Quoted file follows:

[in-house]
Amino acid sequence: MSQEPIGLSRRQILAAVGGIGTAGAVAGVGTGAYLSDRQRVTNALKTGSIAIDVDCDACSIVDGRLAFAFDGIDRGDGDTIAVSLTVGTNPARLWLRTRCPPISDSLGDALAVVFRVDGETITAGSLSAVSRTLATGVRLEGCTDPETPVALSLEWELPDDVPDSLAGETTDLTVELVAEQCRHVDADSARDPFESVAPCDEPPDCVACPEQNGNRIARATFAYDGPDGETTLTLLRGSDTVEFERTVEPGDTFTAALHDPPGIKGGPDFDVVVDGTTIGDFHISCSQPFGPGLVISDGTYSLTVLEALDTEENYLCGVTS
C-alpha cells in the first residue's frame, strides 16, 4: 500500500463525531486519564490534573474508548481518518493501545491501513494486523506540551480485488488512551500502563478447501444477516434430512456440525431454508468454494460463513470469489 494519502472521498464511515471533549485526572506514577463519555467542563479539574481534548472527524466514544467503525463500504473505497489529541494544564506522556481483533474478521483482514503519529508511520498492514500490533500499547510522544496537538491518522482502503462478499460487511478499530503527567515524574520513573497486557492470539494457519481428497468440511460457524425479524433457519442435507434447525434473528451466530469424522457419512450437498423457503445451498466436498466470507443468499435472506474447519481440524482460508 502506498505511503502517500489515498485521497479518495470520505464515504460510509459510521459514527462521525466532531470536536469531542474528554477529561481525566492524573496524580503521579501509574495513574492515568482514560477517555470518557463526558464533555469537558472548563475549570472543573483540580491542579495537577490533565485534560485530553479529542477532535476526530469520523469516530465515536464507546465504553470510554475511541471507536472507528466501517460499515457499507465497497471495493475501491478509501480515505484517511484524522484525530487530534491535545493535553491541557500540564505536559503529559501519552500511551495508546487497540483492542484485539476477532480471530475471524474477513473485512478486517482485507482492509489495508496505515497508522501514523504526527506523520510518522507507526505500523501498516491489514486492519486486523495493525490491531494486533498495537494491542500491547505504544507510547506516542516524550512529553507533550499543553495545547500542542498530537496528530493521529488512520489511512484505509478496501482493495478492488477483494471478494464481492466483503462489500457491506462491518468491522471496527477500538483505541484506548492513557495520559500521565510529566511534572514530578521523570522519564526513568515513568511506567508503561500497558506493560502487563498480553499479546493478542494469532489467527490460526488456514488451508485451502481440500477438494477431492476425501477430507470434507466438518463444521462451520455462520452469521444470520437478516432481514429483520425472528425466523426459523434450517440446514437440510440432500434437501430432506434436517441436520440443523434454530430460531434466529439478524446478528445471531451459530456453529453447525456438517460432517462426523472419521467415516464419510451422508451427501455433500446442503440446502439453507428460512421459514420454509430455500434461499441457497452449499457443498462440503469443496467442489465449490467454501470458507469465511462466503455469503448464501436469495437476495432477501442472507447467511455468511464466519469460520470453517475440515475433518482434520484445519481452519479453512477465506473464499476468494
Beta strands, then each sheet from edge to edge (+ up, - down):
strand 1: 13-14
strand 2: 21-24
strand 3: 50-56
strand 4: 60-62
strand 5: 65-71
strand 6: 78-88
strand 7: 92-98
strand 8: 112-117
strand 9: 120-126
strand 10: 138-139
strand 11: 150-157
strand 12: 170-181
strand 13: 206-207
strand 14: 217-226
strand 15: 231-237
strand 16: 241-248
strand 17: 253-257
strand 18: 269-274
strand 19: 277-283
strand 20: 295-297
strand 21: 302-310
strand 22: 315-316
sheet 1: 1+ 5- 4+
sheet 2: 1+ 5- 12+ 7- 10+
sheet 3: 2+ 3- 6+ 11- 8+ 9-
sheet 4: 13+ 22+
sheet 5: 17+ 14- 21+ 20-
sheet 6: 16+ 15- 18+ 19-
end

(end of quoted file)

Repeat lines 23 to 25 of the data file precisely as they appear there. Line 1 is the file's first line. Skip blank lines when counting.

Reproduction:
strand 19: 277-283
strand 20: 295-297
strand 21: 302-310